How Group Health Plans and Medicare Work Together
Most group health plans are HMO or PPO health network plans. You are required to use healthcare providers in the network, or you pay all costs (HMO) or higher costs (PPO). Most of these plans have some restrictions, such as referrals and/or pre-authorization.
Original Medicare is different. It has two parts, A and B. And you never need a referral or pre-authorization.
Medicare Part A is hospital coverage. It covers inpatient care. It also covers emergency transportation and emergency room costs if you are admitted as an inpatient. When you use your Part A benefits, there is a $1,632 benefit period deductible.
Medicare Part B is medical coverage. It covers doctor visits, tests, diagnostics, supplies, durable medical equipment, and drugs administered by your doctor. Medicare pays 80% of these costs, while the beneficiary pays 20%.
You also have the option to buy a Medicare Part D prescription drug plan. If you do not buy a Part D plan at age 65, and you do not have creditable prescription cover through your employer, Medicare will apply a penalty to your Part D premium when you do buy a plan.
If you remain enrolled in your group health plan, it will work with your Medicare Parts A, B, and D benefits. When you retire and no longer have a group health plan, you will be able to buy a Medicare Supplement to cover some of your Part A and B out-of-pocket costs or join a Medicare Advantage plan.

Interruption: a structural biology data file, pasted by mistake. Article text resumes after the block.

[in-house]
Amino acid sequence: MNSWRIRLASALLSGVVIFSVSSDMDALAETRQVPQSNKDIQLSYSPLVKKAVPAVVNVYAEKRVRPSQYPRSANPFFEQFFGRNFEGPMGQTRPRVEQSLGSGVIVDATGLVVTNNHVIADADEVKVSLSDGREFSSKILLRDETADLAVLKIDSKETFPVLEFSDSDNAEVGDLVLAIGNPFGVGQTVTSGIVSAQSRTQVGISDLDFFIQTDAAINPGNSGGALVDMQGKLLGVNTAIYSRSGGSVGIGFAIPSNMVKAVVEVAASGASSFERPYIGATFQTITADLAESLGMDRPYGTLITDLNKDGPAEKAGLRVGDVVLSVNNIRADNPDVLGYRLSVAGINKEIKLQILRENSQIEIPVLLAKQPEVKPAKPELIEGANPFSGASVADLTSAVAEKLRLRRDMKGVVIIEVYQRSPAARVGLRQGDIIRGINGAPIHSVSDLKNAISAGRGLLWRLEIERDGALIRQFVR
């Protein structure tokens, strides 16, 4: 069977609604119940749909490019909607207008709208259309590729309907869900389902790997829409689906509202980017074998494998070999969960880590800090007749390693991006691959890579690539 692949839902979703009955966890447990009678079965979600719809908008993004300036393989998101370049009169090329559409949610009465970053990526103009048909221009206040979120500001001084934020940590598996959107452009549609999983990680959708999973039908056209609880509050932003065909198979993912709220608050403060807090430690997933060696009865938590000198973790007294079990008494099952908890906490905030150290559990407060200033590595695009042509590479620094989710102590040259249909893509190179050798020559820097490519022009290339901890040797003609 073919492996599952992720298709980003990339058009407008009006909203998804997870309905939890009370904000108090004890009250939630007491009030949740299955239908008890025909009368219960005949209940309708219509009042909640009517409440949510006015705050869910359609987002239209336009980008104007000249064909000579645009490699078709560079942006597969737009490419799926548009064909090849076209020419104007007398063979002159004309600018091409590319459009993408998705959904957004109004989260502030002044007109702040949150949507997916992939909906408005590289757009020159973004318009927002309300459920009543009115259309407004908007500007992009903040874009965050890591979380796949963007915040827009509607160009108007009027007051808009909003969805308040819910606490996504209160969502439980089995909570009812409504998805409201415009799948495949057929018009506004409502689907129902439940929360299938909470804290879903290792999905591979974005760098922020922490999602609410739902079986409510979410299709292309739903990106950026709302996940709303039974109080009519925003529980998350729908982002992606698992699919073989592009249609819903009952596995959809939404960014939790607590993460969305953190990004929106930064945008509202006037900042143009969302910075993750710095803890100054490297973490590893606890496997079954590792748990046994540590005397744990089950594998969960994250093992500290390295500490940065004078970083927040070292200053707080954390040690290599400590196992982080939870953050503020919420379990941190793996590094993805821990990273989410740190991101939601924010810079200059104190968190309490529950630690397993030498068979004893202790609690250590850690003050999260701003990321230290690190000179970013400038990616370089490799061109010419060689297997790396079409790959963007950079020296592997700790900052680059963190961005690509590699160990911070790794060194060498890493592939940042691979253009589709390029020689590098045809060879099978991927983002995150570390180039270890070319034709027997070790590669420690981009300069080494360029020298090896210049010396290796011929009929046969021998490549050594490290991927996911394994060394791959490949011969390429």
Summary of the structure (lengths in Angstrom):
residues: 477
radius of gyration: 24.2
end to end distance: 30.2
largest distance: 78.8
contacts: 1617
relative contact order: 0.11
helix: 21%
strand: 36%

You have several options to consider if you have group health coverage and qualify for Medicare.
- Keep your employer group health plan and delay Medicare Part B enrollment. You can do this without penalty if your employer has more than 20 employees. When your employment ends, you can ask Medicare for a special enrollment period to get Medicare coverage.
- Sign up for Original Medicare and drop your group health plan. Do this if your group health plan offers fewer benefits and/or costs more than Medicare. If you do this, you should also consider a Medigap policy to help cover Medicare’s out-of-pocket costs.
- Sign up for a Medicare Advantage plan and drop your group health coverage. Most Medicare Advantage plans offer HMO and PPO-style coverage, similar to group health plans.
- Keep your employer group health plan and enroll in Medicare Part A and Part B. Be sure to coordinate with your employer’s benefits administrator and call Medicare to verify your coverage is creditable.